Creek Fire: Burn victims now facing long road to recovery

FRESNO, Calif. (KFSN) -- "You can see my arm, my hand here and my outer arm all the way to my shoulder and then my calf," said Christian Aviles

This is the harsh reality Christian and Priscilla Aviles must live with after surviving the Creek Fire.

The scars and wounds on their bodies now serve as cruel reminders of what they had to endure.

RELATED: 'It was like a ring of fire': Family trapped by Creek Fire recalls moments of terror, despair

"This leg is completely burned from my ankle all the way up to this part of my thigh," said Priscilla.

The raging inferno tore through their campsite leaving them stranded at the Mammoth Pool Reservoir.

The US National Guard had to fly in to rescue them and hundreds of others.

Christian captured the moment the first helicopter arrived.

"These men from the National Guard, they risked their lives and they came," said Karla Carcamo, Christian and Priscilla's sister.

After landing in Fresno, the siblings and many others were treated at Community Regional Medical Center.

Shana Henry has been a nurse at the burn unit for a decade but never encountered a situation quite like this one before.

"Essentially it was treated like a mass casualty incident," she said.

Henry said the hours between when they were burned to when they were treated were critical for their injuries.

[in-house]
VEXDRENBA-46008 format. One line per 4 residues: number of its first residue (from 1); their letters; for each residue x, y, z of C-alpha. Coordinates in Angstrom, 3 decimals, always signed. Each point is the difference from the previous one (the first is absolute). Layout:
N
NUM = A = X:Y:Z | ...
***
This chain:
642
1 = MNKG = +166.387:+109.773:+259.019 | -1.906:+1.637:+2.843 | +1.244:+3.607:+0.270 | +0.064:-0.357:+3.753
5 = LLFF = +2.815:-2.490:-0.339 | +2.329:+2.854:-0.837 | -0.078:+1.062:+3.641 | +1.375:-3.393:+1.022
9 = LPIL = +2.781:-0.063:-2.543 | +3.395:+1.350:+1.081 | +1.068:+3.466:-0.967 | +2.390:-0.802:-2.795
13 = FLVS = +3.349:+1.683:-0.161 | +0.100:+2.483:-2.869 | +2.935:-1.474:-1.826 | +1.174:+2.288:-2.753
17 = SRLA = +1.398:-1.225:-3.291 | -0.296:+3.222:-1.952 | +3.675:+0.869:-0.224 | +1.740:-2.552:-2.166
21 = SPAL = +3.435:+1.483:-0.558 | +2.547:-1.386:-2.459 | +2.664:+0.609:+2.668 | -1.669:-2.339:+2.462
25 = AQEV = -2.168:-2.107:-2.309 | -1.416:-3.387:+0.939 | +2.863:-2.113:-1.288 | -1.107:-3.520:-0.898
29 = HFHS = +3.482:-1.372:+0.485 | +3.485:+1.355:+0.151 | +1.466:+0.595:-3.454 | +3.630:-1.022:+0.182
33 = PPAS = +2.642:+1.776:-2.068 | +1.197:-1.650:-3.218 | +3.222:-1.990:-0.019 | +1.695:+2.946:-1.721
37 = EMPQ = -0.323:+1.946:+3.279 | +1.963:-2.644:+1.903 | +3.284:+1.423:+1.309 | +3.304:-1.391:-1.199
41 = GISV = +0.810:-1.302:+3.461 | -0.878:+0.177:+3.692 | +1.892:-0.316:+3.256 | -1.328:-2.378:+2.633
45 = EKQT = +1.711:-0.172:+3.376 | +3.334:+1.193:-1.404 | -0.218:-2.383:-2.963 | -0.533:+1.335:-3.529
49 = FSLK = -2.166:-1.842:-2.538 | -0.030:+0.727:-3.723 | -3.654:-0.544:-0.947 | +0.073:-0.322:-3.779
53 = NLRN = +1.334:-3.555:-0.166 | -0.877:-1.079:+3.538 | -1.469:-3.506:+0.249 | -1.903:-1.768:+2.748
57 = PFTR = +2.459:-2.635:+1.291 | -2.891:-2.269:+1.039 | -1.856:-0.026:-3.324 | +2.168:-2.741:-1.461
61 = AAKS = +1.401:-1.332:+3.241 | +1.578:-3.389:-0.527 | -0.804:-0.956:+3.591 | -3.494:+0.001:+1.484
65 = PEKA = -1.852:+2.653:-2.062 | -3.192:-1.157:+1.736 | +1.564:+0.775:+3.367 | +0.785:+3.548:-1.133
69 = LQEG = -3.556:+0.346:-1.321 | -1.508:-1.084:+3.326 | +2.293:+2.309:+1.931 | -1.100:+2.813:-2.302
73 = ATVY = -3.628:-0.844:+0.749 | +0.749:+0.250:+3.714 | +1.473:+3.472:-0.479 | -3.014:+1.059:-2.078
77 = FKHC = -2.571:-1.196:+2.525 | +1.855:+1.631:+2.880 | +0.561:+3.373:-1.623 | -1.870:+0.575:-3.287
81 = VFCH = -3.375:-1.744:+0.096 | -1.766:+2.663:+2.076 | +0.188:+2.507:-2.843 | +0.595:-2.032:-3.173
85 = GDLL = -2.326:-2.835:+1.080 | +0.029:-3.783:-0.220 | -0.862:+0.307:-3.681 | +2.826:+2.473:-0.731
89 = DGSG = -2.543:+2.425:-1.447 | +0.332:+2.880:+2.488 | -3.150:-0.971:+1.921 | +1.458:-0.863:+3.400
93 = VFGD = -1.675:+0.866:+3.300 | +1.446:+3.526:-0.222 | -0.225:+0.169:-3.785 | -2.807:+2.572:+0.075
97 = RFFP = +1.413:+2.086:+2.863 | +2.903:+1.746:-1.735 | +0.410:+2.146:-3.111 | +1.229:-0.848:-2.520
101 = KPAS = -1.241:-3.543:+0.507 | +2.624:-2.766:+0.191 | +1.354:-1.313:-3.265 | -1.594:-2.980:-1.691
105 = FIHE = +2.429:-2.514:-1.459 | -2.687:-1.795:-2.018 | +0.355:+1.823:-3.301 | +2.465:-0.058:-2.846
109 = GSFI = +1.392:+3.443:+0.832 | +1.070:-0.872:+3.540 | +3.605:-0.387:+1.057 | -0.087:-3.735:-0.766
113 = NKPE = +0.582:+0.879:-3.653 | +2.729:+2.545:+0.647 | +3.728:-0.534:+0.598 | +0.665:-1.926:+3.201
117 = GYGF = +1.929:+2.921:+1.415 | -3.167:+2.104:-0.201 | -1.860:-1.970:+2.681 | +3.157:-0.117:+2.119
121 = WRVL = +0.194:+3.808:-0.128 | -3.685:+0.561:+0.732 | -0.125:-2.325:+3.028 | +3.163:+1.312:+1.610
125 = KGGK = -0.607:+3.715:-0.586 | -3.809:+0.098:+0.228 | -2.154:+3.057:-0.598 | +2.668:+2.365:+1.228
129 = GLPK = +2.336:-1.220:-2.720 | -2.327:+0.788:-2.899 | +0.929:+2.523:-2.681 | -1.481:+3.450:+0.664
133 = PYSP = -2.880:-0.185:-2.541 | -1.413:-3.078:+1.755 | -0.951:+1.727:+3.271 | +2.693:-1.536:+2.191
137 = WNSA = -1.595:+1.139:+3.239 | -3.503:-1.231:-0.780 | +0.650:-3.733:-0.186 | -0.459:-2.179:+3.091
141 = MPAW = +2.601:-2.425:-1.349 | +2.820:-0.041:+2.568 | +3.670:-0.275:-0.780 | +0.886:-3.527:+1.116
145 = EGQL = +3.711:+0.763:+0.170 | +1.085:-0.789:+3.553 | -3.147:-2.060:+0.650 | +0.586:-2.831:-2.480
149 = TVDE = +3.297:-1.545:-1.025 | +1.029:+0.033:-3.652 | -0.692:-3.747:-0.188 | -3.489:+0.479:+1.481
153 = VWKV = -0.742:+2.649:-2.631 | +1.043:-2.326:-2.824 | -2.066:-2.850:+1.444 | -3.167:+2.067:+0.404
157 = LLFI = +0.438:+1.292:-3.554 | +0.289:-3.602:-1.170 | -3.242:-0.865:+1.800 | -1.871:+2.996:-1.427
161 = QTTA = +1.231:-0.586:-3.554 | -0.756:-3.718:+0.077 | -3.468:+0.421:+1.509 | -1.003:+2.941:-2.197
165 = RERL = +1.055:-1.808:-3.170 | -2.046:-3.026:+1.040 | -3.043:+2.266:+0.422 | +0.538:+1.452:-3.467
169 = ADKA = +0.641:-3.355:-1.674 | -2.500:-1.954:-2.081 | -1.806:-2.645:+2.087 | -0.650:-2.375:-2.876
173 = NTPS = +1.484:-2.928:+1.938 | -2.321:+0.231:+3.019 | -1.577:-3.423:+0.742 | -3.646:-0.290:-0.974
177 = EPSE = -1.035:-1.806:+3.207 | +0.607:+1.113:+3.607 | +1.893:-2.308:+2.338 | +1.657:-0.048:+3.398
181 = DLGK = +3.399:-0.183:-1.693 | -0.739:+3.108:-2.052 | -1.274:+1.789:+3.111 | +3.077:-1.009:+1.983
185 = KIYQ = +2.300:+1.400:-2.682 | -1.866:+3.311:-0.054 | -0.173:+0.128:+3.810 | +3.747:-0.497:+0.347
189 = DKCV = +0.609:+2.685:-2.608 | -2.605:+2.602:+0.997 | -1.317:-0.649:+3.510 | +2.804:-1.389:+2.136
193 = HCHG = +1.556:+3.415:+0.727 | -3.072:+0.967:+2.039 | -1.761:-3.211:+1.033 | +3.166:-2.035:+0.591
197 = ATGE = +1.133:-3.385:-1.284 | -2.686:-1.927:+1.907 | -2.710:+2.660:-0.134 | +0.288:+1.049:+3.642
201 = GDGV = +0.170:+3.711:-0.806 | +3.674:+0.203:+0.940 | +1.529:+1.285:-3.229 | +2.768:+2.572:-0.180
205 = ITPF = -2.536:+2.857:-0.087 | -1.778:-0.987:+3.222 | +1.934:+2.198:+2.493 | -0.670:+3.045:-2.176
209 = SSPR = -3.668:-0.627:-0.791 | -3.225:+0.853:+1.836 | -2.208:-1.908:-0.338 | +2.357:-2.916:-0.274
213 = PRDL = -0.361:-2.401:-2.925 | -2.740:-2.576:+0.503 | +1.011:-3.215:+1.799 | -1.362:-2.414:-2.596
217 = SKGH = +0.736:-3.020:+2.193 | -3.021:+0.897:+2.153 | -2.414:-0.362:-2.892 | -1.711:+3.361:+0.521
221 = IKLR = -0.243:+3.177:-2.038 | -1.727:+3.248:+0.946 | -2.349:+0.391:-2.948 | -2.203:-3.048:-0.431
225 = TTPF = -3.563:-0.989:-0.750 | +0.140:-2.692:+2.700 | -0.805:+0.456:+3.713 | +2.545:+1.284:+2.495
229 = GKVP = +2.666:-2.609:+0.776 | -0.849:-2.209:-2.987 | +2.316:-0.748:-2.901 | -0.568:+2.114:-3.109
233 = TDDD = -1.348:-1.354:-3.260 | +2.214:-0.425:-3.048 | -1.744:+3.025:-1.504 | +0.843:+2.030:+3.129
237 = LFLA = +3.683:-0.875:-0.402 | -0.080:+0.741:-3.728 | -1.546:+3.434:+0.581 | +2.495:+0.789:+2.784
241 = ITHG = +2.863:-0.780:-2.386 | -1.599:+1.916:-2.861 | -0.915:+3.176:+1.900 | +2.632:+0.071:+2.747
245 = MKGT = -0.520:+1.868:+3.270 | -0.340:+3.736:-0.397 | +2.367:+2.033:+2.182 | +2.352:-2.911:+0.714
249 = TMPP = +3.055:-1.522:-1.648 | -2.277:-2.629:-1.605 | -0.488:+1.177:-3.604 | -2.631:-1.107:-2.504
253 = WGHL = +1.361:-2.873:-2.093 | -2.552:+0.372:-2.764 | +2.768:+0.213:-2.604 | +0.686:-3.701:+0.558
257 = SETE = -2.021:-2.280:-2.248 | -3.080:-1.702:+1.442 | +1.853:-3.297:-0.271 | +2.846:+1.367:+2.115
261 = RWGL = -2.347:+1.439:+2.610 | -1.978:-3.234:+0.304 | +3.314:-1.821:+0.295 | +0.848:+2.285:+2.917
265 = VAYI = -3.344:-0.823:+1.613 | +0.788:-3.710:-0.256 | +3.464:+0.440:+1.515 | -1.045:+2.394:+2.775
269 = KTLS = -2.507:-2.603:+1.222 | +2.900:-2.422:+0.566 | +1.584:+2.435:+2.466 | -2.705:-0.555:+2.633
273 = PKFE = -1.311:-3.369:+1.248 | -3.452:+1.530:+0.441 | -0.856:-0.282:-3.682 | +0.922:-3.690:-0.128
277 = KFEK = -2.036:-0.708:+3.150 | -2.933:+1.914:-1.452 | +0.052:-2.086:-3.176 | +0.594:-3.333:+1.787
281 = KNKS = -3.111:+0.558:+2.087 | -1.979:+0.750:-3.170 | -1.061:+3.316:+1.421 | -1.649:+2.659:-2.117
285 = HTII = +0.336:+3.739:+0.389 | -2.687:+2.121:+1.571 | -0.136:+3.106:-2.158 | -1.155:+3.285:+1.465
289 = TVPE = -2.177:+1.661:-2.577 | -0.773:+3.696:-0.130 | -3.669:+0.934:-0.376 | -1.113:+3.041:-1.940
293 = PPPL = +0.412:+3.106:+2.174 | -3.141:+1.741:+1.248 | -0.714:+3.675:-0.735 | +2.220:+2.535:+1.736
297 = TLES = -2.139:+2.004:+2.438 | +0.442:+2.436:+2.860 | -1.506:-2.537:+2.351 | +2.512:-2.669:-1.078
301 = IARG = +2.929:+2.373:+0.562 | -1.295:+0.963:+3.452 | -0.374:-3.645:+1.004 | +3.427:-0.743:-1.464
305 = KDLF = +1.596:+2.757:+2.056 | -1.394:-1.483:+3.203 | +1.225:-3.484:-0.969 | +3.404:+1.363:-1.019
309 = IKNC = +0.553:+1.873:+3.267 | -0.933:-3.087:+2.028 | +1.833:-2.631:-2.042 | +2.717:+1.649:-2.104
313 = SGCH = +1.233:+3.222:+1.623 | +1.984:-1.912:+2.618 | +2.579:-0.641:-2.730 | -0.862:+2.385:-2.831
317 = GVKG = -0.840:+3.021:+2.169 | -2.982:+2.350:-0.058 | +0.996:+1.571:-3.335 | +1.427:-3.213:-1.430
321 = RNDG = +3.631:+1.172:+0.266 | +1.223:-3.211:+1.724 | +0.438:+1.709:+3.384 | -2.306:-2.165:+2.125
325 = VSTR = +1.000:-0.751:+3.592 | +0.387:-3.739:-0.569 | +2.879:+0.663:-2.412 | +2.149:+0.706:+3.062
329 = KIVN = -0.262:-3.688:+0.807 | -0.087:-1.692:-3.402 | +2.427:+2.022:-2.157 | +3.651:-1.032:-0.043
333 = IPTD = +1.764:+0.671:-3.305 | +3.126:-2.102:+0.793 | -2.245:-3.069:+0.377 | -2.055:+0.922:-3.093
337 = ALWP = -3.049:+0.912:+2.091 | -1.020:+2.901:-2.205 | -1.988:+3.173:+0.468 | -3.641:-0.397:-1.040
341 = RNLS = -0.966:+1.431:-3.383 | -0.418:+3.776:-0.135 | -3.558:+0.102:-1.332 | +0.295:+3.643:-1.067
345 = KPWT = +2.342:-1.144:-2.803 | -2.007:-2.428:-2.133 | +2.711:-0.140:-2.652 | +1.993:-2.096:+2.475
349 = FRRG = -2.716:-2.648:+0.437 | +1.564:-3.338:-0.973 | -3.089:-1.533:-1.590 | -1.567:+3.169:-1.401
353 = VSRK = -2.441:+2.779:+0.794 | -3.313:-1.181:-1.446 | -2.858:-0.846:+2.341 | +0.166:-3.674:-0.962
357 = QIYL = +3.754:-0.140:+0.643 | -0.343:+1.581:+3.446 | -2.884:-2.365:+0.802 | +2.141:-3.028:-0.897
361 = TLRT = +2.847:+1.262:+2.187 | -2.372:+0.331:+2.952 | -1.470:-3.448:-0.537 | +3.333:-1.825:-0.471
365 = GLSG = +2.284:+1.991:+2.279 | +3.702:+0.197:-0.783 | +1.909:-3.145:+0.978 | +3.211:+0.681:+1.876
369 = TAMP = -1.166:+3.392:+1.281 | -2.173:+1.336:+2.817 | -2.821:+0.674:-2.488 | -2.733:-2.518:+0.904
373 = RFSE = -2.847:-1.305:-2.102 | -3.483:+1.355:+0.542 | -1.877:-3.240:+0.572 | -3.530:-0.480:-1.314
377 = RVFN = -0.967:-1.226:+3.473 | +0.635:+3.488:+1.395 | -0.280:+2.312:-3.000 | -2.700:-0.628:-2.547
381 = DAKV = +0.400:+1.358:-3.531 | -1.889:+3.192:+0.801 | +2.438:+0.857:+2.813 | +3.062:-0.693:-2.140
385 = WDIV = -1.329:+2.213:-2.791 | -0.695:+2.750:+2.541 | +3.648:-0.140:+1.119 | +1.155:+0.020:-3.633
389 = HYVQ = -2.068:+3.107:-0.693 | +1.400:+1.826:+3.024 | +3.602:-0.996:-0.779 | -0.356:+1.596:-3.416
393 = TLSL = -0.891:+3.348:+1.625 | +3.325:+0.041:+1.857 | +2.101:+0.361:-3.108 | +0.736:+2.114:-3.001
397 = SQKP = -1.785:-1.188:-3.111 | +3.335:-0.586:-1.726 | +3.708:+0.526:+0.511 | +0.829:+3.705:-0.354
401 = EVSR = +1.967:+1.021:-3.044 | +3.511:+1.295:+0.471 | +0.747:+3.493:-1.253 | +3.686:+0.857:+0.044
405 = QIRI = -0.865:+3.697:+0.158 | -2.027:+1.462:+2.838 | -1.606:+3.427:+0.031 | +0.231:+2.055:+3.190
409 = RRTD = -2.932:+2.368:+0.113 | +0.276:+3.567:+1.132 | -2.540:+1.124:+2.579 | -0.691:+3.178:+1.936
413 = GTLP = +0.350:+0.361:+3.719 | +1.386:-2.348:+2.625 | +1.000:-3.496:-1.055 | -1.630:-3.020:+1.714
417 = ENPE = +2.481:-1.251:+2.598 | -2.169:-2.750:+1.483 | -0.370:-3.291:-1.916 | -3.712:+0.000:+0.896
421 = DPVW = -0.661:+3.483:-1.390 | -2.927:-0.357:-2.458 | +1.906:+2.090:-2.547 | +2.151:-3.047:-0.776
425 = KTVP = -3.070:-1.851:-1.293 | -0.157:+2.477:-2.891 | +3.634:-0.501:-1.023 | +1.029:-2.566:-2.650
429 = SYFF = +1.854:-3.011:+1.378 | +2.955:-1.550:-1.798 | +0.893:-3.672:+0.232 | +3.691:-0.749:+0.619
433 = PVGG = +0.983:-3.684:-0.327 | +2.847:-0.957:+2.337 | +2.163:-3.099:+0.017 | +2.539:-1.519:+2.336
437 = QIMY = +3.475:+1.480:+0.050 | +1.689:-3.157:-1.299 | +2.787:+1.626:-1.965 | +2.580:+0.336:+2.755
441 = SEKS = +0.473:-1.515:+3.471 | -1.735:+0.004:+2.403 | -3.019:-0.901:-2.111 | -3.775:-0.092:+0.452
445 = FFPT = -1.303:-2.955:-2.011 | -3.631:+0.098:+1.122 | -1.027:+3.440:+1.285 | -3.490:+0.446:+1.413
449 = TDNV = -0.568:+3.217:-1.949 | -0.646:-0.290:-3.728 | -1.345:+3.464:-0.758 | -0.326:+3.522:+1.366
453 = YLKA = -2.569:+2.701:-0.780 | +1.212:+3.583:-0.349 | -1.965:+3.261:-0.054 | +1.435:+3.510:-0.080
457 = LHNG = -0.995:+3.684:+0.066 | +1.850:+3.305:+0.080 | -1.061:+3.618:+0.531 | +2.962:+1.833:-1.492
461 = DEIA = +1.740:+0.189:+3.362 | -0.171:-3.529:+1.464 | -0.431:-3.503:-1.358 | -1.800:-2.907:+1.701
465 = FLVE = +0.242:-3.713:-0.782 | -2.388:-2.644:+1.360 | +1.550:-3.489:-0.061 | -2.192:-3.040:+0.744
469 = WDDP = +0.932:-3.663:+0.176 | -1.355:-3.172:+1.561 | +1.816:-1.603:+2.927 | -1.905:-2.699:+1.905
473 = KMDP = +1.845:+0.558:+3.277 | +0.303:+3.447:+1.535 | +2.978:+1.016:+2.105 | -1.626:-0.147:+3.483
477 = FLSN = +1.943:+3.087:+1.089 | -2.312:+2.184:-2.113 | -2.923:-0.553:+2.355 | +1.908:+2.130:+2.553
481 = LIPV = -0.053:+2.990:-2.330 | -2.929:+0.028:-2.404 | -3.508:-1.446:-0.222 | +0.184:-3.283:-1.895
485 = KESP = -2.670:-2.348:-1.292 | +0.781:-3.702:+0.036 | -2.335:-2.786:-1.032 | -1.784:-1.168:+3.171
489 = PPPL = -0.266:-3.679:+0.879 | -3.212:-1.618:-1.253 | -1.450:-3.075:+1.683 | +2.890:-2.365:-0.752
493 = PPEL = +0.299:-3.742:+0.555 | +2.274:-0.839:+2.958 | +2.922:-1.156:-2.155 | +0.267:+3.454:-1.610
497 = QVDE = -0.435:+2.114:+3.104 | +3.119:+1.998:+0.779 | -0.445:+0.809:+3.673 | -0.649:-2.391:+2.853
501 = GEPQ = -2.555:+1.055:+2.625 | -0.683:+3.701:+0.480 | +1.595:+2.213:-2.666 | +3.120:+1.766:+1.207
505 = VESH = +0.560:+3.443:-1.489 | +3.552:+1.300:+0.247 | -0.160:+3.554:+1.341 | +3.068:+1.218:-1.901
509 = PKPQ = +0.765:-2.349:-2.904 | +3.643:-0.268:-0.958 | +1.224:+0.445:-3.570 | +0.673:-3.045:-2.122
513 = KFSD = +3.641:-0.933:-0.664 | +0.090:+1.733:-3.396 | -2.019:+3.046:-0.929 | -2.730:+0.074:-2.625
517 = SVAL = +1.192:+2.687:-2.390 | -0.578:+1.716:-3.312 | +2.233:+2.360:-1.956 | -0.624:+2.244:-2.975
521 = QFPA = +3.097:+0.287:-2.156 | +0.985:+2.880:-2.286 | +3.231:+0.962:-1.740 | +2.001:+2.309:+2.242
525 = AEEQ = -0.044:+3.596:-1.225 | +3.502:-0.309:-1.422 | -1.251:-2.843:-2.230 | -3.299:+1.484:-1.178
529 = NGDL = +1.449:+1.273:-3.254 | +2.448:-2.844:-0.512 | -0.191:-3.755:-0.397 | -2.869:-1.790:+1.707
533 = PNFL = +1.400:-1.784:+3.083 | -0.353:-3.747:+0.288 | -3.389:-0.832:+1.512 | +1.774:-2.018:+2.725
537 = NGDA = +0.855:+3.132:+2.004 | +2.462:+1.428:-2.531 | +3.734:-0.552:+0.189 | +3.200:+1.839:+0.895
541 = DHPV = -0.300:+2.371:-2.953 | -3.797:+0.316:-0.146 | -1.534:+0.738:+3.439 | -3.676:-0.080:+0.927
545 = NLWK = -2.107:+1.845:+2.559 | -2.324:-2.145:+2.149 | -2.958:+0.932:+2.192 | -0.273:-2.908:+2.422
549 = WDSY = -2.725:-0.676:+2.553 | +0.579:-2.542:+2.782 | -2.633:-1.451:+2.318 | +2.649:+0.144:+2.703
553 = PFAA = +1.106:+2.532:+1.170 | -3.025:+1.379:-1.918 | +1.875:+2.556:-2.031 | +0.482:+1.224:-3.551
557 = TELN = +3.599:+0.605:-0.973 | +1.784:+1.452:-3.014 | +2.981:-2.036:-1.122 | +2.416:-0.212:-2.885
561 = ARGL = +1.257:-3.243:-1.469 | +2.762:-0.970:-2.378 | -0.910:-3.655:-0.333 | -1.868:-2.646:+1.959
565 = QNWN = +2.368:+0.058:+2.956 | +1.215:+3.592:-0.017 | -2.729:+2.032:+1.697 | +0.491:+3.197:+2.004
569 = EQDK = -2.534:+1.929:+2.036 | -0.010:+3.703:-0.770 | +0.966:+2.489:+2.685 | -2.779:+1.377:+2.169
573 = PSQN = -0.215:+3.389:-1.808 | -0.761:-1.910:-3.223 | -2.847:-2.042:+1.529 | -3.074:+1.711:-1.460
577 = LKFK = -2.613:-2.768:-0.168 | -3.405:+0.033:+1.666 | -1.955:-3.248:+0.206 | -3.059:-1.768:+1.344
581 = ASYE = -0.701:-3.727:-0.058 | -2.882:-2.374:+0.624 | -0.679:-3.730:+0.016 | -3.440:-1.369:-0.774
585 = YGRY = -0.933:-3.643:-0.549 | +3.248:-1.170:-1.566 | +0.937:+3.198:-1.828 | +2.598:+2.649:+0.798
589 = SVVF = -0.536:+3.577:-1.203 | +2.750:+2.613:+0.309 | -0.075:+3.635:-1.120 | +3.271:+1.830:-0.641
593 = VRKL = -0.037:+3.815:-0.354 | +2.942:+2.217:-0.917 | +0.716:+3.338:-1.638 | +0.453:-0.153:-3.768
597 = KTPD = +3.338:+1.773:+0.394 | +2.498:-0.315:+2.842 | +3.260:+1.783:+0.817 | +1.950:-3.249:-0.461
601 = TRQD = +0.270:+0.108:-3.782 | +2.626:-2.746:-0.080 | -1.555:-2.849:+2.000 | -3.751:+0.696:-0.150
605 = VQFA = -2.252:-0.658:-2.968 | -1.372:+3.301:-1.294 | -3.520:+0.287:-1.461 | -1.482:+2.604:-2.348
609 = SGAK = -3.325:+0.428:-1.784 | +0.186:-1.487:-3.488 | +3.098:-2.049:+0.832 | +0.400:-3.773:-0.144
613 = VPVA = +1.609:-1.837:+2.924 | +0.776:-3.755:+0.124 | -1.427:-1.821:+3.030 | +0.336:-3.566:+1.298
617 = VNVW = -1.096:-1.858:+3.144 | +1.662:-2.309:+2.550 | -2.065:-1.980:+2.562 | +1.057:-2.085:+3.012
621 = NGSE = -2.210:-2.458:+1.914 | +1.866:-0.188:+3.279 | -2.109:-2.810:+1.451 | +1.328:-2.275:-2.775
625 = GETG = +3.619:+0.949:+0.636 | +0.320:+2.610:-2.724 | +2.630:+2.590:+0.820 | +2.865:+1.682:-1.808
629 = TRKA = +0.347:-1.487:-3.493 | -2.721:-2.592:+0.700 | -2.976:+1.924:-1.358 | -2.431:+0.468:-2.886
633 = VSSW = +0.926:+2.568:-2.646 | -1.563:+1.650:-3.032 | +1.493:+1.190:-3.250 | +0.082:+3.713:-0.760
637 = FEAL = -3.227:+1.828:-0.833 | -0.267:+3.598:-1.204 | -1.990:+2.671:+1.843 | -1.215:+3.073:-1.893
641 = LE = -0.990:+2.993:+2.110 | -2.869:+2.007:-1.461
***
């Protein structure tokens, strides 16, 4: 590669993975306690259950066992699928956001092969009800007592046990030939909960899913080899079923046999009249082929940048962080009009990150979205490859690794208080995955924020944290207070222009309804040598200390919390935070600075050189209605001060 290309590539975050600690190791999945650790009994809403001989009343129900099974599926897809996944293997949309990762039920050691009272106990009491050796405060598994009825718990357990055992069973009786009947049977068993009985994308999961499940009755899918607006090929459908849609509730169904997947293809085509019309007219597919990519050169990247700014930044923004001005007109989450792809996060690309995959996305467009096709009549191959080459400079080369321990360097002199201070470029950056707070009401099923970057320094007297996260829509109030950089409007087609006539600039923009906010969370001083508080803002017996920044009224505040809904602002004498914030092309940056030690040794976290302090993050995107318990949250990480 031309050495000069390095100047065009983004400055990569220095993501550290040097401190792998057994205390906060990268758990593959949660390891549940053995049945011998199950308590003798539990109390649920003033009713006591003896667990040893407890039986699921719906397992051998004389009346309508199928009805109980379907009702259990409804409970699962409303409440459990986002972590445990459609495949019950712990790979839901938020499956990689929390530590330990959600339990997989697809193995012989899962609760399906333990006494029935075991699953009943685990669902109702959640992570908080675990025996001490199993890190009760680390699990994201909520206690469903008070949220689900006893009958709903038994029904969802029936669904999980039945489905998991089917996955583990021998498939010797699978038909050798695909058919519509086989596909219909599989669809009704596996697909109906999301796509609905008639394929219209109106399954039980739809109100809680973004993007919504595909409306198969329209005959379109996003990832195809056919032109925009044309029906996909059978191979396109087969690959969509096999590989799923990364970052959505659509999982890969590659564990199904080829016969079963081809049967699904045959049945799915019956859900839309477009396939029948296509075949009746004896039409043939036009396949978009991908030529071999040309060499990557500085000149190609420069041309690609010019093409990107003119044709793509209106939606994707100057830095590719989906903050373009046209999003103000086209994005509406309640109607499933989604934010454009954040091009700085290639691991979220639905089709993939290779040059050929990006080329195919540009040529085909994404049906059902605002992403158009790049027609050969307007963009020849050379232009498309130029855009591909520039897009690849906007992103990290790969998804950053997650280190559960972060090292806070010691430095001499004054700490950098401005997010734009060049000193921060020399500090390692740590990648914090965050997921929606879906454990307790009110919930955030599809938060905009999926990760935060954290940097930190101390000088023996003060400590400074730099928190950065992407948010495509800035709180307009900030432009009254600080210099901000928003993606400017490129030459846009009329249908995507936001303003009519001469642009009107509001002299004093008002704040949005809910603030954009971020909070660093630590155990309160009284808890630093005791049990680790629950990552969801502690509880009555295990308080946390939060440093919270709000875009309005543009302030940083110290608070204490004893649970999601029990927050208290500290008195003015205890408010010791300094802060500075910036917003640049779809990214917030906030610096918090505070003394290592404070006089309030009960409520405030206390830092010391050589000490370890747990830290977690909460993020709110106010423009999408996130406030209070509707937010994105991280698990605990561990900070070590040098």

"We do want to cool that burn off, but it is important to be able to seek treatment as fast as possible," she said.

At Mammoth Pool,17-year-old Priscilla says a friend dunked her in the lake to stop the burning, but it didn't help.

"When you get out of the lake, even just the air hitting you, the hot air, it feels like you are burning all over again," said Priscilla.

The recovery process has been intense and grueling for her. She has third-degree burns all over her body.

"You stretch and you feel your skin and it feels like ripping, but it is not, it is just stretching," she said.

Her injuries came with an even heavier emotional toll. She now suffers from PTSD.

"Them turning on the lights, all you picture is fire and you get nightmares, bad nightmares," said Priscilla.

The last three weeks have been almost unbearable for the Aviles siblings.

But the lows have also been met with breakthroughs and unwavering support from medical staff.

"At a moment of uncertainty they have been pretty much our rock," said Carcamo.

Christian and Priscilla still have a long journey ahead.

But they're fighters, tackling every obstacle on their path with the same will power and force they used to survive the Creek Fire.

"Now we are on the road to recovery," said Christian. "We're positive and I'm sure we are going to get out of this."

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